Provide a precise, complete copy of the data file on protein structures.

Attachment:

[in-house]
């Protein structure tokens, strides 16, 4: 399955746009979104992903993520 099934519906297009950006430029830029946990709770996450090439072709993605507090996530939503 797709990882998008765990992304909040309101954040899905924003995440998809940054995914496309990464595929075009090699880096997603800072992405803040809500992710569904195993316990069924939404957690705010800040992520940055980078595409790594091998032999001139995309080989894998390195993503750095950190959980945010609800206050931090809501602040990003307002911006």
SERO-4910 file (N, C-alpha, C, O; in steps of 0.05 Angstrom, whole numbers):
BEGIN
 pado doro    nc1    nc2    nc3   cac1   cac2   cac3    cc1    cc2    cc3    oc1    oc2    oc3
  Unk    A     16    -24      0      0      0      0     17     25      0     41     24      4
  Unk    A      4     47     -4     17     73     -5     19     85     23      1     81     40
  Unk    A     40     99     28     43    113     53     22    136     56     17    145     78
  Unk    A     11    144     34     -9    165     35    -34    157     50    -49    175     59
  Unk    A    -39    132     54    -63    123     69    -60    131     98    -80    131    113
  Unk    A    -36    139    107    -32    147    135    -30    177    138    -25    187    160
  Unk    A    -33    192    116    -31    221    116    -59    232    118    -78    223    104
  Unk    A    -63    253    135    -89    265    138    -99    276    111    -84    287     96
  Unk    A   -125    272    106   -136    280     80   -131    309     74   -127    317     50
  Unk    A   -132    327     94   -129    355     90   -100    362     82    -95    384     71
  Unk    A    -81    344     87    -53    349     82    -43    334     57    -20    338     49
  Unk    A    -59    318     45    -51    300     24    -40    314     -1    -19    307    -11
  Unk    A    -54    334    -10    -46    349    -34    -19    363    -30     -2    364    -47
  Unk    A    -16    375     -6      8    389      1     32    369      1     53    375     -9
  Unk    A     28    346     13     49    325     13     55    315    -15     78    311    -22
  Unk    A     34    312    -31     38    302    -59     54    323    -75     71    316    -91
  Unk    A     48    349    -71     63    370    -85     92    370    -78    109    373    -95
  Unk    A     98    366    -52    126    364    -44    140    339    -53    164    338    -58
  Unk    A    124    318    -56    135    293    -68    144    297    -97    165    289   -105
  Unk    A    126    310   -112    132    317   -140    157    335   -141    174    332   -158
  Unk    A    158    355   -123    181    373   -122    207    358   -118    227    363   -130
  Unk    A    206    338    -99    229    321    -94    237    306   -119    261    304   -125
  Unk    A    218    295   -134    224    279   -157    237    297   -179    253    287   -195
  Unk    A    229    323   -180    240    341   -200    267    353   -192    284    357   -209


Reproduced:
[in-house]
């Protein structure tokens, strides 16, 4: 399955746009979104992903993520 099934519906297009950006430029830029946990709770996450090439072709993605507090996530939503 797709990882998008765990992304909040309101954040899905924003995440998809940054995914496309990464595929075009090699880096997603800072992405803040809500992710569904195993316990069924939404957690705010800040992520940055980078595409790594091998032999001139995309080989894998390195993503750095950190959980945010609800206050931090809501602040990003307002911006």
SERO-4910 file (N, C-alpha, C, O; in steps of 0.05 Angstrom, whole numbers):
BEGIN
 pado doro    nc1    nc2    nc3   cac1   cac2   cac3    cc1    cc2    cc3    oc1    oc2    oc3
  Unk    A     16    -24      0      0      0      0     17     25      0     41     24      4
  Unk    A      4     47     -4     17     73     -5     19     85     23      1     81     40
  Unk    A     40     99     28     43    113     53     22    136     56     17    145     78
  Unk    A     11    144     34     -9    165     35    -34    157     50    -49    175     59
  Unk    A    -39    132     54    -63    123     69    -60    131     98    -80    131    113
  Unk    A    -36    139    107    -32    147    135    -30    177    138    -25    187    160
  Unk    A    -33    192    116    -31    221    116    -59    232    118    -78    223    104
  Unk    A    -63    253    135    -89    265    138    -99    276    111    -84    287     96
  Unk    A   -125    272    106   -136    280     80   -131    309     74   -127    317     50
  Unk    A   -132    327     94   -129    355     90   -100    362     82    -95    384     71
  Unk    A    -81    344     87    -53    349     82    -43    334     57    -20    338     49
  Unk    A    -59    318     45    -51    300     24    -40    314     -1    -19    307    -11
  Unk    A    -54    334    -10    -46    349    -34    -19    363    -30     -2    364    -47
  Unk    A    -16    375     -6      8    389      1     32    369      1     53    375     -9
  Unk    A     28    346     13     49    325     13     55    315    -15     78    311    -22
  Unk    A     34    312    -31     38    302    -59     54    323    -75     71    316    -91
  Unk    A     48    349    -71     63    370    -85     92    370    -78    109    373    -95
  Unk    A     98    366    -52    126    364    -44    140    339    -53    164    338    -58
  Unk    A    124    318    -56    135    293    -68    144    297    -97    165    289   -105
  Unk    A    126    310   -112    132    317   -140    157    335   -141    174    332   -158
  Unk    A    158    355   -123    181    373   -122    207    358   -118    227    363   -130
  Unk    A    206    338    -99    229    321    -94    237    306   -119    261    304   -125
  Unk    A    218    295   -134    224    279   -157    237    297   -179    253    287   -195
  Unk    A    229    323   -180    240    341   -200    267    353   -192    284    357   -209